Appeal from the United States District Court for the District of Arizona. D.C. No. CR-94-00280-RCB. Robert C. Broomfield, District Judge, Presiding.
Before: Alfred T. Goodwin and Stephen Reinhardt, Circuit Judges, and Samuel P. King, District Judge*fn*. Opinion by Judge Reinhardt.
REINHARDT, Circuit Judge:
Defendant, Keith Frederick, was charged with three counts of Aggravated Sexual Assault against his stepdaughter, S.F., all arising out of a single incident alleged to have occurred in June of 1992. He was convicted on two counts and sentenced to 188 months in jail. He raises a number of issues on appeal, including prosecutorial vouching, improper comments by the prosecutor about defendant's counsel, and prejudicial testimony by government witnesses suggesting that he had committed similar offenses against others. We reverse because of the cumulative effect of the errors.
FACTS AND PROCEDURAL HISTORY
Frederick was tried and convicted of molesting his ten-year old step-daughter, S.F., within the confines of an Indian reservation. The government and the defendant agree that the facts set forth in the indictment and at trial derive almost entirely from statements made by the alleged victim, who was 12-years-old at the time she testified in district court. S.F.'s statements at trial, and prior statements to investigating officers, were, understandably, sometimes confused and contradictory.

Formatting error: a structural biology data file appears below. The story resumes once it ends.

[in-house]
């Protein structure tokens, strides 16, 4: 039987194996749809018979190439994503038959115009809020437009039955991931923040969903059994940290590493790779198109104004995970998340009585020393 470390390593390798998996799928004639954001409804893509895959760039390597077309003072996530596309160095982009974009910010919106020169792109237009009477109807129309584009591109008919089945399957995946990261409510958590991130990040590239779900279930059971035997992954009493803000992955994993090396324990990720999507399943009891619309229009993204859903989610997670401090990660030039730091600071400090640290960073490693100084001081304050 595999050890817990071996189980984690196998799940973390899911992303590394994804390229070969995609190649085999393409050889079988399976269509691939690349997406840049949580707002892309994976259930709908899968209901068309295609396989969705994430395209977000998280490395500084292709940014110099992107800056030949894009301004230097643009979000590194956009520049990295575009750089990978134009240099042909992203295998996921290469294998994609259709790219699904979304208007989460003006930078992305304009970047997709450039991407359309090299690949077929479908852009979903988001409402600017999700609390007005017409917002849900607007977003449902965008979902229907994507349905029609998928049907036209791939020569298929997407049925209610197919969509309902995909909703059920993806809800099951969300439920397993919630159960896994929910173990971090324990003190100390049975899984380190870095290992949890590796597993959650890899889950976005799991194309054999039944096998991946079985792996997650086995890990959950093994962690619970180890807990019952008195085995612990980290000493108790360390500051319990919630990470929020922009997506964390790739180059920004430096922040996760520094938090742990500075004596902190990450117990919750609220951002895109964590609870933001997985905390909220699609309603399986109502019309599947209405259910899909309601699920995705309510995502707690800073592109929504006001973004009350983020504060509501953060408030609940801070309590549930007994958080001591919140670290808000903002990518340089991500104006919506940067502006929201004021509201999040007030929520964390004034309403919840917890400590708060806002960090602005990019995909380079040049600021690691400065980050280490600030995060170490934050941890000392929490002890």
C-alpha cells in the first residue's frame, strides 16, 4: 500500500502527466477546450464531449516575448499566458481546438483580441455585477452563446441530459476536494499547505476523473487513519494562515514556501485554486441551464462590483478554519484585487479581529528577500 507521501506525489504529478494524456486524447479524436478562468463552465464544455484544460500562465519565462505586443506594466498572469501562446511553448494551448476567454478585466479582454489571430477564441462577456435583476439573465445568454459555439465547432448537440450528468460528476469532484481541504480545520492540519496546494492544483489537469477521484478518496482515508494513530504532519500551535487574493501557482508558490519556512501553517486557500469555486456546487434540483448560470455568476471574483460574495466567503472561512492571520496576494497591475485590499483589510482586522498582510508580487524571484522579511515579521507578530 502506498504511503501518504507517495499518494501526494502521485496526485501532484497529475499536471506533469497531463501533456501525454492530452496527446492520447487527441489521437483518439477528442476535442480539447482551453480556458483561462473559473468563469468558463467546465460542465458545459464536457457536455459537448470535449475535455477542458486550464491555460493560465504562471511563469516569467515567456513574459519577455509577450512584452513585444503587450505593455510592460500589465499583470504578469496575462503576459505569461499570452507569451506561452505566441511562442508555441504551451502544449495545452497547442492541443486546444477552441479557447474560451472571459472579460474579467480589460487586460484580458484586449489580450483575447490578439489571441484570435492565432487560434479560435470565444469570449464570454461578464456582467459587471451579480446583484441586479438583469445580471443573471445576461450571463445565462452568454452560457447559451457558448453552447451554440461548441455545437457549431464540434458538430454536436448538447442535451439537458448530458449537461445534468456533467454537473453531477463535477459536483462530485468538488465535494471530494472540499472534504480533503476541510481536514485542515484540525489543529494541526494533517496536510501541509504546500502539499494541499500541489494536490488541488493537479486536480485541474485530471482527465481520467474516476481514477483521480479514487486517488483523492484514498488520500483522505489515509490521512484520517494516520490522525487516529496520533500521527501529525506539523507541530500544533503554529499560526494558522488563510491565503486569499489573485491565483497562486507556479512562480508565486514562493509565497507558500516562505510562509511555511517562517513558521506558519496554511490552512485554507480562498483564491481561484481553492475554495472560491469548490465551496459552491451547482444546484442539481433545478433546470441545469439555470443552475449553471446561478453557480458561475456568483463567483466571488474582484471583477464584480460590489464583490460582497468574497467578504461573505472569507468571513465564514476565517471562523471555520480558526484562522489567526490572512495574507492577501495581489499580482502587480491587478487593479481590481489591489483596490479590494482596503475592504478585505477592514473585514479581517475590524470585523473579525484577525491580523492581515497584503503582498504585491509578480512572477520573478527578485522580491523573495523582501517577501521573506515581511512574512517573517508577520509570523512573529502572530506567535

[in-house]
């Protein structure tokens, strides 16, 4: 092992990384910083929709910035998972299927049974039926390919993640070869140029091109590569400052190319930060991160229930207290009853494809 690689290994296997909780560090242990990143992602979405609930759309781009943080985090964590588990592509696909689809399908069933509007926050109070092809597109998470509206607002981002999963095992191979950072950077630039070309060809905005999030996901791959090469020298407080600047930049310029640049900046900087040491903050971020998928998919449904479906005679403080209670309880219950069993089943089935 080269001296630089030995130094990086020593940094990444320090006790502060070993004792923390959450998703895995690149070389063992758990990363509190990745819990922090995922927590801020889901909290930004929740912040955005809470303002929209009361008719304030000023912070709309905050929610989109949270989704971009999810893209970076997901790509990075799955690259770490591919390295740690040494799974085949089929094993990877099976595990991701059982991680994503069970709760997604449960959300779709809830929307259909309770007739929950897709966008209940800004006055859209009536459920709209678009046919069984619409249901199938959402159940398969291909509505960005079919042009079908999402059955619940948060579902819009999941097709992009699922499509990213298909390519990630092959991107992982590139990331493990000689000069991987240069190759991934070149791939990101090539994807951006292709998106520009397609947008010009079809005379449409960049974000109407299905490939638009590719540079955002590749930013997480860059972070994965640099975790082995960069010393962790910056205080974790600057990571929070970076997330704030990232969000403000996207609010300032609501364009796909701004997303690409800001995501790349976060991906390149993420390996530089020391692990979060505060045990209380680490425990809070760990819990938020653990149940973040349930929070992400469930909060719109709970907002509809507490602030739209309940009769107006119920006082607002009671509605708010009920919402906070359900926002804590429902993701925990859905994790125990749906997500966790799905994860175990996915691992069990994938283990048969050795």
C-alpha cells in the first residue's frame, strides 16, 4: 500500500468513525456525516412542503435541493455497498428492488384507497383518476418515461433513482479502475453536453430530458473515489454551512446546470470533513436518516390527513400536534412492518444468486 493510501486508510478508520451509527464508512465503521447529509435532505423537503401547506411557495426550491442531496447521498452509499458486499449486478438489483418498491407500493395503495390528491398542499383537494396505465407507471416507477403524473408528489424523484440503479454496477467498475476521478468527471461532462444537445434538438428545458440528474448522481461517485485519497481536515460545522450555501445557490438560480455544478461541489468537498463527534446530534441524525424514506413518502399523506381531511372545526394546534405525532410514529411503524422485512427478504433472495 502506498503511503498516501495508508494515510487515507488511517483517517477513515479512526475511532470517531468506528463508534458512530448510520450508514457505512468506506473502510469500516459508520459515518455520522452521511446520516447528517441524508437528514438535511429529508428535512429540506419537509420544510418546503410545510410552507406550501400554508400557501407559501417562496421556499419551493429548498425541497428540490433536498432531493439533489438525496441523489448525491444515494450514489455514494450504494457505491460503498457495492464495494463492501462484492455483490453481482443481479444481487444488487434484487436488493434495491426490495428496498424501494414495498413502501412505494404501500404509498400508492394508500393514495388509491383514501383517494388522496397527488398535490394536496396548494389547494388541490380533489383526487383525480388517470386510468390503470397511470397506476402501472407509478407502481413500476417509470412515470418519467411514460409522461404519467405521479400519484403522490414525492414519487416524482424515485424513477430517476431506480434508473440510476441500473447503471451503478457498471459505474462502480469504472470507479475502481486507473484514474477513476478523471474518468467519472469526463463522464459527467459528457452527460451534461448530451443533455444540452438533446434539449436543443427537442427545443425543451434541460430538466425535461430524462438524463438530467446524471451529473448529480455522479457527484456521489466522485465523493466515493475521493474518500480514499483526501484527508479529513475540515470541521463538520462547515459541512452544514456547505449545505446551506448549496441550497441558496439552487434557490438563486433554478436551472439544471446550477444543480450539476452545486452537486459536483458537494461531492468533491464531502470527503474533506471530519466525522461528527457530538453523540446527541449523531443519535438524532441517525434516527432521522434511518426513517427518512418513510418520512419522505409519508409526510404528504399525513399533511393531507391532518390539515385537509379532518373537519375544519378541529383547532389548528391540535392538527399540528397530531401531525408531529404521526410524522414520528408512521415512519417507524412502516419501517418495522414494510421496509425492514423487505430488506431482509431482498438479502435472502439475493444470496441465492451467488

Sometime before January 1987, Frederick married Tracy F., S.F.'s mother. During 1987, Frederick, Tracy, and S.F. moved from Tucson, Arizona to a trailer on the Pima-Maricopa Indian Reservation near Phoenix and Scottsdale, Arizona. At some unspecified date within the next two years S.F. moved away from her mother and step-father, Frederick, into the house of her maternal grandmother, Theresa Miguel, in Truxton, Arizona. Tracy and Frederick continued to live together on the Reservation and S.F. visited during summers.
S.F. claims that Frederick molested her in his bed in the presence of two of her sleeping siblings sometime in 1990. ER 13-19. S.F. placed the date by remembering that her mother was away at the hospital giving birth to her sister, K. Although S.F. did not give a precise date at trial, her mother Tracy testified that her daughter K. was born in April. T.R. Dec. 14, 1995 at 154. Although Frederick was not charged with this alleged incident of molestation, the jury heard S.F.'s testimony about it as well as about at least one other uncharged offense. S.F. was permitted to testify that she was molested sometime after June 1993, an incident that allegedly happened one year after the events set forth in the indictment. ER 65.
In June of 1991, Frederick and Tracy legally separated; however, they continued to see each other until their divorce was final in August of 1993. The testimony does not clearly account for Frederick's whereabouts between June 1991 and the time of his divorce from Tracy, but S.F. testified that he was living in her mother's trailer in June 1992, when he allegedly committed the offenses for which he was tried. ER 33-35. According to a stipulation, Frederick was in tribal jail on an unrelated matter for the month of July 1992. T.R. Dec. 15, 1995 at 34.
S.F. went to Bible Camp in Albuquerque, New Mexico from June 13, 1992 until June 17, 1992. ER 33. After camp she returned to her mother's trailer on the reservation. S.F. claims that the "three things" that later became the three counts for which Frederick was indicted and tried happened sometime between June 18, 1992 and July 1, 1992. ER 38-9.